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Dynamic tissue analysis using time- and wavelength-resolved fluorescence spectroscopy for atherosclerosis diagnosis.

Sun Y, Sun Y, Stephens D, Xie H, Phipps J, Saroufeem R, Southard J, Elson DS, Marcu L - Opt Express (2011)

Bottom Line: Distinct compositions of excised human atherosclerotic aorta were clearly discriminated over scanning lengths of several centimeters based on fluorescence lifetime and the intensity ratio between 390 and 452 nm.Operation of STWRFS blood flow was further validated in pig femoral arteries in vivo using a single-fiber probe integrated with an ultrasound imaging catheter.Current results demonstrate the potential of STWRFS as a tool for real-time optical characterization of arterial tissue composition and for atherosclerosis research and diagnosis.

View Article: PubMed Central - PubMed

Affiliation: Department of Biomedical Engineering, University of California Davis, Davis, CA 95616, USA.

ABSTRACT
Simultaneous time- and wavelength-resolved fluorescence spectroscopy (STWRFS) was developed and tested for the dynamic characterization of atherosclerotic tissue ex vivo and arterial vessels in vivo. Autofluorescence, induced by a 337 nm, 700 ps pulsed laser, was split to three wavelength sub-bands using dichroic filters, with each sub-band coupled into a different length of optical fiber for temporal separation. STWRFS allows for fast recording/analysis (few microseconds) of time-resolved fluorescence emission in these sub-bands and rapid scanning. Distinct compositions of excised human atherosclerotic aorta were clearly discriminated over scanning lengths of several centimeters based on fluorescence lifetime and the intensity ratio between 390 and 452 nm. Operation of STWRFS blood flow was further validated in pig femoral arteries in vivo using a single-fiber probe integrated with an ultrasound imaging catheter. Current results demonstrate the potential of STWRFS as a tool for real-time optical characterization of arterial tissue composition and for atherosclerosis research and diagnosis.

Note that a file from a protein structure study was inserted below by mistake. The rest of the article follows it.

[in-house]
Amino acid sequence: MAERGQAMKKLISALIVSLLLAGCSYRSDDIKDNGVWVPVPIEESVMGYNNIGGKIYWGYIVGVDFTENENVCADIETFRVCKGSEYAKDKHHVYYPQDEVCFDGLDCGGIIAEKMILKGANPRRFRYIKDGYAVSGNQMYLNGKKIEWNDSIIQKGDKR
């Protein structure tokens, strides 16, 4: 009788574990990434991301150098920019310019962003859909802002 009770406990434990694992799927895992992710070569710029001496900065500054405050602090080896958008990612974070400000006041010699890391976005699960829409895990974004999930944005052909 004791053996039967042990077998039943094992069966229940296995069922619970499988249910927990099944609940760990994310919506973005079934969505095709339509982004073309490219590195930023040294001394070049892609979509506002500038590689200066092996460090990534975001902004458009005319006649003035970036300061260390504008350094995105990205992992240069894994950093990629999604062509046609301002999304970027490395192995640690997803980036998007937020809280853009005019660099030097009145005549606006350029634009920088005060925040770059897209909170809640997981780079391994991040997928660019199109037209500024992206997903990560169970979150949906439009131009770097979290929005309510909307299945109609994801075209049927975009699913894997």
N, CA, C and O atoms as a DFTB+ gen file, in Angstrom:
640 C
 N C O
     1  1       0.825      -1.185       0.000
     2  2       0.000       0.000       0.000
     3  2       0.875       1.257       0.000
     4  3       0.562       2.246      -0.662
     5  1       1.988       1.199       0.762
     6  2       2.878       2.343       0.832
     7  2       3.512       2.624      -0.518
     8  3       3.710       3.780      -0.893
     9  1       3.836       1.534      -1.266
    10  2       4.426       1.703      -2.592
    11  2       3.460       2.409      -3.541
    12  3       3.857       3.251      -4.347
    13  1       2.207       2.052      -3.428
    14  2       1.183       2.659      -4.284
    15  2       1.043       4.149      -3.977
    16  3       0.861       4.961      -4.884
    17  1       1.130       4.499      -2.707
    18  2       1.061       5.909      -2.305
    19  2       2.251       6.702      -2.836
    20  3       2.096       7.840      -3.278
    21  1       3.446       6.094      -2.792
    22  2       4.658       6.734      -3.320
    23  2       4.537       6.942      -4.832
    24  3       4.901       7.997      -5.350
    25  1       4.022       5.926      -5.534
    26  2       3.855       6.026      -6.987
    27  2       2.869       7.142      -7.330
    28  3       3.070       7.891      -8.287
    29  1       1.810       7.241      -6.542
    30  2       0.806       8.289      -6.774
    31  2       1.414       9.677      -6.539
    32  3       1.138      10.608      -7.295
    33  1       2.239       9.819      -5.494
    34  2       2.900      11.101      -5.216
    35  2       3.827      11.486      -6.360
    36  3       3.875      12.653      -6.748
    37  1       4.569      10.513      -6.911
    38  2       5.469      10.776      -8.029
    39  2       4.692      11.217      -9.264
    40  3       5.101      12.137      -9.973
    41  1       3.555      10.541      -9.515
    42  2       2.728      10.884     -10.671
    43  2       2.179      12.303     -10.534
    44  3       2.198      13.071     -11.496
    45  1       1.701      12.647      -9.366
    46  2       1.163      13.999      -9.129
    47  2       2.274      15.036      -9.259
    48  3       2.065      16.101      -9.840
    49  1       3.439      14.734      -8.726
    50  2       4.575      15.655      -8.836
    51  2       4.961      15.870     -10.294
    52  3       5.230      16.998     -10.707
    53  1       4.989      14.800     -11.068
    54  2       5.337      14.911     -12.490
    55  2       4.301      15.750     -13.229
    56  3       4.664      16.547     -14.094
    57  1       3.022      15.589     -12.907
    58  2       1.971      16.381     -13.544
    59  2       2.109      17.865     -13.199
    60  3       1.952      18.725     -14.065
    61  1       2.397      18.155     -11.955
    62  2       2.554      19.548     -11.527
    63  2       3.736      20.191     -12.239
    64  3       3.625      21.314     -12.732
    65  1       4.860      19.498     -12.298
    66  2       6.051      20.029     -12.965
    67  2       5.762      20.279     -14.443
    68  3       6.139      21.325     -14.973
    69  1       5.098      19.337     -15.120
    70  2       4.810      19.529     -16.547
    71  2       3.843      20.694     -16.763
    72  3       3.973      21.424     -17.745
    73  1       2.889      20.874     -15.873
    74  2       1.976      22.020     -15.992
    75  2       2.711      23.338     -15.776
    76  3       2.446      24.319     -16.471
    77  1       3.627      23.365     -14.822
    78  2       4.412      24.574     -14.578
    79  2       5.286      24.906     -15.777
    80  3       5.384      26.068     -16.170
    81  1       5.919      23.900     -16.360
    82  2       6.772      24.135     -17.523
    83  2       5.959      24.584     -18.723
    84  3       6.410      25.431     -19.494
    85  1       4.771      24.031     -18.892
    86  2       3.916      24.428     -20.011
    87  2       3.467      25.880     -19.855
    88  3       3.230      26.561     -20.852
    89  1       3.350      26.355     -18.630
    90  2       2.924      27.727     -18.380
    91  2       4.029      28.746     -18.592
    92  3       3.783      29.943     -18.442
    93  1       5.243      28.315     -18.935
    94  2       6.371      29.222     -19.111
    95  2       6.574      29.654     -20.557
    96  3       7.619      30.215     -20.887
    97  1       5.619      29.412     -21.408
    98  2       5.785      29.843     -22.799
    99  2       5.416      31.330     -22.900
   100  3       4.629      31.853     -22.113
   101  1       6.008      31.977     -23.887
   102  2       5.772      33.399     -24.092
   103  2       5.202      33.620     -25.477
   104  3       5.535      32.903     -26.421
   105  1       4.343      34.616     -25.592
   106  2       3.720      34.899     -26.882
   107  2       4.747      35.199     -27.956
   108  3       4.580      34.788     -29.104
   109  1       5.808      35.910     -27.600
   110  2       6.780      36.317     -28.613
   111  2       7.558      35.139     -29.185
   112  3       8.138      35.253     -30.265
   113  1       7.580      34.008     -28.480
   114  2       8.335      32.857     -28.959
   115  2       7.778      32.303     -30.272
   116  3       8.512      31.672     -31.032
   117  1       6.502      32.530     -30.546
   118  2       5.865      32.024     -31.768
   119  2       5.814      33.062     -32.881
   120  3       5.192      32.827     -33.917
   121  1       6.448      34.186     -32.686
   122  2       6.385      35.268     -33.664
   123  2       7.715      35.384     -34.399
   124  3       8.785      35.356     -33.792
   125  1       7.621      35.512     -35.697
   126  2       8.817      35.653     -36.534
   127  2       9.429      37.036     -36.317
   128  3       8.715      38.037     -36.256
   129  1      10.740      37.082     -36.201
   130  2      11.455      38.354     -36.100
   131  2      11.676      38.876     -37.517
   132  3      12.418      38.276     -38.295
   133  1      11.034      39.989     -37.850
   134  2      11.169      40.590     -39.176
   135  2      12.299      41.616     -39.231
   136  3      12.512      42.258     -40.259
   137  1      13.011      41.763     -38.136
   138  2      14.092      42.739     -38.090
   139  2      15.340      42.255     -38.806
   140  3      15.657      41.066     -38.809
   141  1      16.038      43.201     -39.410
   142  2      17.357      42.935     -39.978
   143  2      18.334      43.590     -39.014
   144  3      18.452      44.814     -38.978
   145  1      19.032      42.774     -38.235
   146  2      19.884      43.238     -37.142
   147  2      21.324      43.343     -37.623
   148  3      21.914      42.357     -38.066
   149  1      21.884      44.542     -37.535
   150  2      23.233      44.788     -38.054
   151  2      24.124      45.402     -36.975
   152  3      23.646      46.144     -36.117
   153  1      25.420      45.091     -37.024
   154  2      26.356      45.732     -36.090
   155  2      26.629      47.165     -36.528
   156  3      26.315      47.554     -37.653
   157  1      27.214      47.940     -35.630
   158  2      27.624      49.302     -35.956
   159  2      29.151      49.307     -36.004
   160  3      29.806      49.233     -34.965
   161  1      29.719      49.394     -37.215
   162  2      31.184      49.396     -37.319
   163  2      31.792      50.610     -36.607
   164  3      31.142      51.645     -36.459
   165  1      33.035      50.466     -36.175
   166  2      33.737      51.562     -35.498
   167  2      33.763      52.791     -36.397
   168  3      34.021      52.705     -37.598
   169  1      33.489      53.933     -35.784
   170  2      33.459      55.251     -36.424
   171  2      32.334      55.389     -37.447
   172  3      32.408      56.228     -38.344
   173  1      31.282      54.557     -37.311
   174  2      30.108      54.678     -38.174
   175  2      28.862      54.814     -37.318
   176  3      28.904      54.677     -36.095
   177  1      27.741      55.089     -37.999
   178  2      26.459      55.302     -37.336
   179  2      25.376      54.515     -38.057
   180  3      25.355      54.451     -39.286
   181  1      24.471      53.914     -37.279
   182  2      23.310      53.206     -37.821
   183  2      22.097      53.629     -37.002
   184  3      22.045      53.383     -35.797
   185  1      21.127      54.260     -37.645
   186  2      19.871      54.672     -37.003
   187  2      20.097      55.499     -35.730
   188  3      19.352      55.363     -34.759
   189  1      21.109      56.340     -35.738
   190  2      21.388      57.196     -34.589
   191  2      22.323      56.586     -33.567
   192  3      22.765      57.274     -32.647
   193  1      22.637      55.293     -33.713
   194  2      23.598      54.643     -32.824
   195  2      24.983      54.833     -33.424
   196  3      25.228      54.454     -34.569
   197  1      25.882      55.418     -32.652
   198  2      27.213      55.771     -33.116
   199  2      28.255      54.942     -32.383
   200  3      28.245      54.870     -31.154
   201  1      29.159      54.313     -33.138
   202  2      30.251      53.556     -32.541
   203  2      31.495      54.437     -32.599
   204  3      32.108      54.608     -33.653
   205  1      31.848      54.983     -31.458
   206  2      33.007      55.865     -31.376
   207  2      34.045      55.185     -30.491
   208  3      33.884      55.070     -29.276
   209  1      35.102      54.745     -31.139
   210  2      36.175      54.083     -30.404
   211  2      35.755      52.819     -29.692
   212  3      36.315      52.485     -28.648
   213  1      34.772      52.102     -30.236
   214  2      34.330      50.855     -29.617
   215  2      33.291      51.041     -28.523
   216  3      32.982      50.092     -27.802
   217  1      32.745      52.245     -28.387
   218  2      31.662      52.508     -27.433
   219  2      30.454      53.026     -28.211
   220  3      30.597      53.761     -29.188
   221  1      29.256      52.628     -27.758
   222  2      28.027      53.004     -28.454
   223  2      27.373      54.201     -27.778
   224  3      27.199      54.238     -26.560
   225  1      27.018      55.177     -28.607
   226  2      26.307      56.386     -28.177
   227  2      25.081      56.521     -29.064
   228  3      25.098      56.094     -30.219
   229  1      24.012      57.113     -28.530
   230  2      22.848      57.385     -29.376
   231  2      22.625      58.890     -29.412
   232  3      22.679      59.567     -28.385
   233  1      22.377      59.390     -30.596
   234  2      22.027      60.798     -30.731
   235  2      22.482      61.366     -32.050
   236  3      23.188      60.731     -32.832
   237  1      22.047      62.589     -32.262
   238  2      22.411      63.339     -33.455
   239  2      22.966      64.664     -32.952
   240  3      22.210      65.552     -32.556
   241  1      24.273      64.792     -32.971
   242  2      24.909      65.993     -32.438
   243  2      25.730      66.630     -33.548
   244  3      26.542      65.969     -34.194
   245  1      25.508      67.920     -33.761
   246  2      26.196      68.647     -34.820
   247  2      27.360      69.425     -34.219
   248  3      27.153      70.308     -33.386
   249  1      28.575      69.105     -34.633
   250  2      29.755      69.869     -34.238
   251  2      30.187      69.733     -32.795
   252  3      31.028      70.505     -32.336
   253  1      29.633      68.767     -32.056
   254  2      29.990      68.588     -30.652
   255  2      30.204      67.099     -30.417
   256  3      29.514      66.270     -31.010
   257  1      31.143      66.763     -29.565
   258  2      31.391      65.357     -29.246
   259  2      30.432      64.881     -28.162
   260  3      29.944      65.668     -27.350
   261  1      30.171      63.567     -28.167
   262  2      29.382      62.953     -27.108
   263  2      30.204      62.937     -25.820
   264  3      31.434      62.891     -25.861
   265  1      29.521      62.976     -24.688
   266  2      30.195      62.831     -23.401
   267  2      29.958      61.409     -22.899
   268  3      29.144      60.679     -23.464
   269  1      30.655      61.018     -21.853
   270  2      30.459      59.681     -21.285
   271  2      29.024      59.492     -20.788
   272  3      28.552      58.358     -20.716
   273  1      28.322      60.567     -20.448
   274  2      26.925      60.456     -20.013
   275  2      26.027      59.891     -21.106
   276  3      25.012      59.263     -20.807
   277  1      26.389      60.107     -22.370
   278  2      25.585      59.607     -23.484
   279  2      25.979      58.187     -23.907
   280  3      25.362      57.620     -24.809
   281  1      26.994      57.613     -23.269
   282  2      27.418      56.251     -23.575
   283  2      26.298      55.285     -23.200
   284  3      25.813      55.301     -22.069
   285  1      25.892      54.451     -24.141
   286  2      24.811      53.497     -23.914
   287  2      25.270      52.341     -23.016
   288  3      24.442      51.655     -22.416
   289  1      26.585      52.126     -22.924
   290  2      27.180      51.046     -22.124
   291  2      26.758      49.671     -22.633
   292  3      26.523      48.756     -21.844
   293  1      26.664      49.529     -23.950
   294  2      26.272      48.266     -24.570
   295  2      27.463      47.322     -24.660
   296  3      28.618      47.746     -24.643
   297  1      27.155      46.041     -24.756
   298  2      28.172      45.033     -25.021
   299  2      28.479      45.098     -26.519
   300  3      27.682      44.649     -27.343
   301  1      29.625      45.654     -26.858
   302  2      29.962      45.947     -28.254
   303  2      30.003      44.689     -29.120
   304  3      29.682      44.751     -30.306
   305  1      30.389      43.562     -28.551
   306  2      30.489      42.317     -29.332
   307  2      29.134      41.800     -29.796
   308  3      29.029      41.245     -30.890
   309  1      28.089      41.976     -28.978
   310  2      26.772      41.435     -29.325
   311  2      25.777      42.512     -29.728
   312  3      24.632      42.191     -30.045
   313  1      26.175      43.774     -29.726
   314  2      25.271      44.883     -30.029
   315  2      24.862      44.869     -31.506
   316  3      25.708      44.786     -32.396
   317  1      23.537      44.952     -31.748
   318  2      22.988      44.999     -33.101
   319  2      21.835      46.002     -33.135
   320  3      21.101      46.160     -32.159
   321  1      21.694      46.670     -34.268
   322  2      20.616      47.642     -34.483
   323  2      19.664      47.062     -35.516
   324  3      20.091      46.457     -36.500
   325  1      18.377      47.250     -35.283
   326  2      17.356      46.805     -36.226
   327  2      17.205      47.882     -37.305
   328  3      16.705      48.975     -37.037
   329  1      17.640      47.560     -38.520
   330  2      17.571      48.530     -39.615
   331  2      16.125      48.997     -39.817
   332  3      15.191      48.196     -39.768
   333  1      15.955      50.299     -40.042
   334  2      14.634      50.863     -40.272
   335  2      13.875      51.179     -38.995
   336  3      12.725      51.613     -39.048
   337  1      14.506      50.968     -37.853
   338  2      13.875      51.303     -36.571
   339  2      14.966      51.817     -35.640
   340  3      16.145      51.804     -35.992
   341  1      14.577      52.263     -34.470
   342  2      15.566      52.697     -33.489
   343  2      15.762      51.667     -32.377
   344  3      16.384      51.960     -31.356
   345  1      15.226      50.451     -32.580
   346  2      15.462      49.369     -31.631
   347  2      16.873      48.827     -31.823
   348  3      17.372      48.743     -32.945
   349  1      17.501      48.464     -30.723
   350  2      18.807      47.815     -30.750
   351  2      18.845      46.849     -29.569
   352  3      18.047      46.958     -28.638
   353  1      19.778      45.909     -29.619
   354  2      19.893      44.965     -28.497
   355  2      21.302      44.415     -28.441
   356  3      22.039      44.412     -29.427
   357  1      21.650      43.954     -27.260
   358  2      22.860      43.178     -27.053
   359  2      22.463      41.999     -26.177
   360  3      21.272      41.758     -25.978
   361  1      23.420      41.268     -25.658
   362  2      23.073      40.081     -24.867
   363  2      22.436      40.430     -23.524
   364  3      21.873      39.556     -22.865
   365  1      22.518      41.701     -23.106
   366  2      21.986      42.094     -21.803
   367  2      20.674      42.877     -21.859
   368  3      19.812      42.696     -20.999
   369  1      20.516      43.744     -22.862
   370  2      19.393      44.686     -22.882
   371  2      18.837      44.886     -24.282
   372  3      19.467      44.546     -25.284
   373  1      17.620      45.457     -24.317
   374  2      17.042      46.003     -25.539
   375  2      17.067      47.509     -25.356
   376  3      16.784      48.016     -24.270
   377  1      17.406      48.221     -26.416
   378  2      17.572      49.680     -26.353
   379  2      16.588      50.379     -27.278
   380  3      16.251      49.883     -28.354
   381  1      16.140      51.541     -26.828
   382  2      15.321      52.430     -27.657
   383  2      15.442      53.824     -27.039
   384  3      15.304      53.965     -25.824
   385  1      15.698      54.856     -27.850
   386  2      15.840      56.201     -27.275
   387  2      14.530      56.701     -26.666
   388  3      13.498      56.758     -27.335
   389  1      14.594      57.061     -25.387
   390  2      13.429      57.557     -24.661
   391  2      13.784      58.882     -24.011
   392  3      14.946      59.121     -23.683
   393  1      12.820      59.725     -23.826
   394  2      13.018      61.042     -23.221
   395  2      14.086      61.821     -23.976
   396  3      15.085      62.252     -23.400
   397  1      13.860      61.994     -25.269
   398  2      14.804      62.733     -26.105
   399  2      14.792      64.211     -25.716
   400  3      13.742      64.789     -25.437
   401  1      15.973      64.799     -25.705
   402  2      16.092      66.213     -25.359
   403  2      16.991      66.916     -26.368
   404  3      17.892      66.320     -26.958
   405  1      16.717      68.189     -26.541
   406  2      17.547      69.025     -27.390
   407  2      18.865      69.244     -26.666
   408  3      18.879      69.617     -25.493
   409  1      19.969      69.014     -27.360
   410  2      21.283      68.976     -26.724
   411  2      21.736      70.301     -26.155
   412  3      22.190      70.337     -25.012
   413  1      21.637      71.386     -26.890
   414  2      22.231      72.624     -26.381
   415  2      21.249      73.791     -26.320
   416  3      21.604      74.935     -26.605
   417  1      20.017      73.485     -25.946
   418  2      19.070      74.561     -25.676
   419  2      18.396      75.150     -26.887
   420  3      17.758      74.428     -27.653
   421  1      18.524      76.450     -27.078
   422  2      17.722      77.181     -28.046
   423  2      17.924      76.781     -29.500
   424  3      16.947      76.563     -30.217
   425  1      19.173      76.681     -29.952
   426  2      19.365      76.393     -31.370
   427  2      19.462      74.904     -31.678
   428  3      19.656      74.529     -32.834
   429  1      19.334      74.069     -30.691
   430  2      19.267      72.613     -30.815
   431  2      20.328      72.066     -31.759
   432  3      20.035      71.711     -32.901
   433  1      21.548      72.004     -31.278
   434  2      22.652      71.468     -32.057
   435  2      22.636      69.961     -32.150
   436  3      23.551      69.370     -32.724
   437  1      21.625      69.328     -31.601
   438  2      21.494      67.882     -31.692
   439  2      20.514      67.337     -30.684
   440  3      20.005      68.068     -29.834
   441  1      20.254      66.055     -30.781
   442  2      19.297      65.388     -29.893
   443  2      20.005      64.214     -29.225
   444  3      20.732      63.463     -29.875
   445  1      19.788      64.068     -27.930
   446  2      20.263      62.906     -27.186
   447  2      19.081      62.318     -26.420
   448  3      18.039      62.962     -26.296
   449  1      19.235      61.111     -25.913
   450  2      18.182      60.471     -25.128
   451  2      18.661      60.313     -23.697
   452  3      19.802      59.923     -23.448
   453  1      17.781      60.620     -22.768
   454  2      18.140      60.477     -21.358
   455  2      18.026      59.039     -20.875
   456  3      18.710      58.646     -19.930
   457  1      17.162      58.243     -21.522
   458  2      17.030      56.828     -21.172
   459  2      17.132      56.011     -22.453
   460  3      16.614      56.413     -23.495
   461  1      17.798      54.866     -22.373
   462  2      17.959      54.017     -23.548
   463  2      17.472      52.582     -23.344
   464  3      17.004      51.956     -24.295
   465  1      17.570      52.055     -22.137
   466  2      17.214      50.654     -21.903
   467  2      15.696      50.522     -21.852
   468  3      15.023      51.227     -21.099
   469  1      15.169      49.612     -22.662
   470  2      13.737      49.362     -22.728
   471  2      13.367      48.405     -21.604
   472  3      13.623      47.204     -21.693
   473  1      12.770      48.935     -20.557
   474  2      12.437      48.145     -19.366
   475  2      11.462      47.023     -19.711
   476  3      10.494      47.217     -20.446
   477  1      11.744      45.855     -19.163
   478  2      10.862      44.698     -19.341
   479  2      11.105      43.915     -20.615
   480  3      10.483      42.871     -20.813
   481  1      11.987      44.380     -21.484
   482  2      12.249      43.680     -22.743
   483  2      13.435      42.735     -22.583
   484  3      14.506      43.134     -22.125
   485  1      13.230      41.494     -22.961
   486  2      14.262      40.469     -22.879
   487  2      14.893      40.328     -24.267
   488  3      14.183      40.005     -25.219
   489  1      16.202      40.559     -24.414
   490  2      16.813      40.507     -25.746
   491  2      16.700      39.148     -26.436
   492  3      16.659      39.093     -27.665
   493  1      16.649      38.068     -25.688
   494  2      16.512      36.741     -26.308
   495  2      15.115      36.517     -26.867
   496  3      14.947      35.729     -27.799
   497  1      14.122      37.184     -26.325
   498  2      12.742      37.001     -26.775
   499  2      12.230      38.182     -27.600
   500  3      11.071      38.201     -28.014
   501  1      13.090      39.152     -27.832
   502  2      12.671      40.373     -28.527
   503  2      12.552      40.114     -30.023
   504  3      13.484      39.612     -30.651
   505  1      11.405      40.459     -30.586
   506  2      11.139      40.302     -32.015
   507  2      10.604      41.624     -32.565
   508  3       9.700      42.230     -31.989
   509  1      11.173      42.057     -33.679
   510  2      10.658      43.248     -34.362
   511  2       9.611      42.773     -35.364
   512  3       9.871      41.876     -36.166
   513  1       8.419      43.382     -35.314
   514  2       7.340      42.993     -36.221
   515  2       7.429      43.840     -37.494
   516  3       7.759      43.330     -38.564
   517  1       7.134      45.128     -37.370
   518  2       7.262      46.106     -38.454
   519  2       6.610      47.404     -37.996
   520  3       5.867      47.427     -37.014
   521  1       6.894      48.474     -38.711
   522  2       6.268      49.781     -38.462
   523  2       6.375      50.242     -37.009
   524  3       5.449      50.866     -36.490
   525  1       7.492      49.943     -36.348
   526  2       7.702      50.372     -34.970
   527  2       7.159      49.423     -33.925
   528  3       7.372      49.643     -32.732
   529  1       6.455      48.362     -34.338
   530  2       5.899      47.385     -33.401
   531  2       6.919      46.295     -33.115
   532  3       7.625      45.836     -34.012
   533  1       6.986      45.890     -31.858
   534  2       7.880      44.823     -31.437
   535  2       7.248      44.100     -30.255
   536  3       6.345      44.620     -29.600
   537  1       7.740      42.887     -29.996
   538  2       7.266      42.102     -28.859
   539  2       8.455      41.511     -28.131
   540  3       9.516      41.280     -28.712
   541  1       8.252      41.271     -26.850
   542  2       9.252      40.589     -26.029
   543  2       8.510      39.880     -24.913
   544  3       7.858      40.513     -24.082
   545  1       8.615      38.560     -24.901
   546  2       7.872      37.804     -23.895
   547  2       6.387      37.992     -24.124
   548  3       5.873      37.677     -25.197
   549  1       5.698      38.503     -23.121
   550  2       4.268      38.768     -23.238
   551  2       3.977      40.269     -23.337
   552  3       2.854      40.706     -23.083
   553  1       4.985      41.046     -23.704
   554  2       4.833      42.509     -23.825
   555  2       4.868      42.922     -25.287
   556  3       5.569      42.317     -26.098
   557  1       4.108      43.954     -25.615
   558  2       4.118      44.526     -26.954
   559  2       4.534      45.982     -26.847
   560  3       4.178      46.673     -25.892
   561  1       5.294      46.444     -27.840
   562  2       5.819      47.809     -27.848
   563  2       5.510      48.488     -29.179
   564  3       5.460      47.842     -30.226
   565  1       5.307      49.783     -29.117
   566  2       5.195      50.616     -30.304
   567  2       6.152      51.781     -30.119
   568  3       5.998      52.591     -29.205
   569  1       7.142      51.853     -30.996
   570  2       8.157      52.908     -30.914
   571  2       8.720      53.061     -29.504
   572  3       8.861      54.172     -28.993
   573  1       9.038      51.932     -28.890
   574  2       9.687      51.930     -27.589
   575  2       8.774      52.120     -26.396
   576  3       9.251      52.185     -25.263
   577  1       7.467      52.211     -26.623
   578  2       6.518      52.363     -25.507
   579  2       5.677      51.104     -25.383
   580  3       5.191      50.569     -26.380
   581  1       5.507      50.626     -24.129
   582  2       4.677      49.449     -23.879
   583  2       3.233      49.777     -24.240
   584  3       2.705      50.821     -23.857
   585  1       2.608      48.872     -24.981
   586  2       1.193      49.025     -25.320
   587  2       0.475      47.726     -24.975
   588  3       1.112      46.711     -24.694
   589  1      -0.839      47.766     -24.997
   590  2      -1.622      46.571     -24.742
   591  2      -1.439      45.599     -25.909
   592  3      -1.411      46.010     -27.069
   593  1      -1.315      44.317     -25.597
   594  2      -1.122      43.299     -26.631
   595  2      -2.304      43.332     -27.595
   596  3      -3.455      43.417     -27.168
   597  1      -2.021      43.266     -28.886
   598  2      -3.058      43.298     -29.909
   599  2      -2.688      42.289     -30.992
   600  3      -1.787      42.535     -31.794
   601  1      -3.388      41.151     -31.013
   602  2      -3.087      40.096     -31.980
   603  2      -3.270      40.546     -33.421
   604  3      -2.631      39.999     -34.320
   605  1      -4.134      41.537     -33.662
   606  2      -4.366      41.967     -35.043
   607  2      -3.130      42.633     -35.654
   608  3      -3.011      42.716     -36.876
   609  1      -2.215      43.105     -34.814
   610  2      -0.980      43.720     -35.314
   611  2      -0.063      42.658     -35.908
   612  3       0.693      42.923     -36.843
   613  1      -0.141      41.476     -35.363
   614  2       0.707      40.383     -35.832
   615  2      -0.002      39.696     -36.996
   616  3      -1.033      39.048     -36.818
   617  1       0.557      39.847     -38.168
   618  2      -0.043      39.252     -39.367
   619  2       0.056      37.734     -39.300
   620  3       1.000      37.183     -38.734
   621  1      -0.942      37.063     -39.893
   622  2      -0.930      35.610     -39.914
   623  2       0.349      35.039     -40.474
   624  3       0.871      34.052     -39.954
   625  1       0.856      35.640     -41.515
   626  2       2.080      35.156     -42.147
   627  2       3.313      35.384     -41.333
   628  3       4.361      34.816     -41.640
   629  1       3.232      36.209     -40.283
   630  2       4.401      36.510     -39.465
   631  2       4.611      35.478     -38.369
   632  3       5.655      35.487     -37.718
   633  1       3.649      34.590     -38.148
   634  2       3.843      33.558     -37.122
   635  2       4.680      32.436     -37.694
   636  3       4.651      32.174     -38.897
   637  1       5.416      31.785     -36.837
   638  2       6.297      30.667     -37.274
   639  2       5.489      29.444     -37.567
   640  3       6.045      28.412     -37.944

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Related in: MedlinePlus

Measurement of biomolecules elastin and collagen: (a) fluorescence decay profiles and intensity recorded simultaneously at three wavelengths sub-bands (F1, F2, F3) measured within 200 ns. (b) Spectra of the same elastin and collagen samples excited by 337 nm laser measured with a scanning TR-LIFS device [16] and the corresponding sub-bands for F1(390/40), F2(452/45), and F3(542/50) nm filters.
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g002: Measurement of biomolecules elastin and collagen: (a) fluorescence decay profiles and intensity recorded simultaneously at three wavelengths sub-bands (F1, F2, F3) measured within 200 ns. (b) Spectra of the same elastin and collagen samples excited by 337 nm laser measured with a scanning TR-LIFS device [16] and the corresponding sub-bands for F1(390/40), F2(452/45), and F3(542/50) nm filters.

Mentions: STWRFS system with a single optical fiber as a probe for excitation delivery and fluorescence collection. (a) System diagram including optical design and electronic configuration. (b) Photograph of the portable optical setup using microscope cubes and micro-lenses.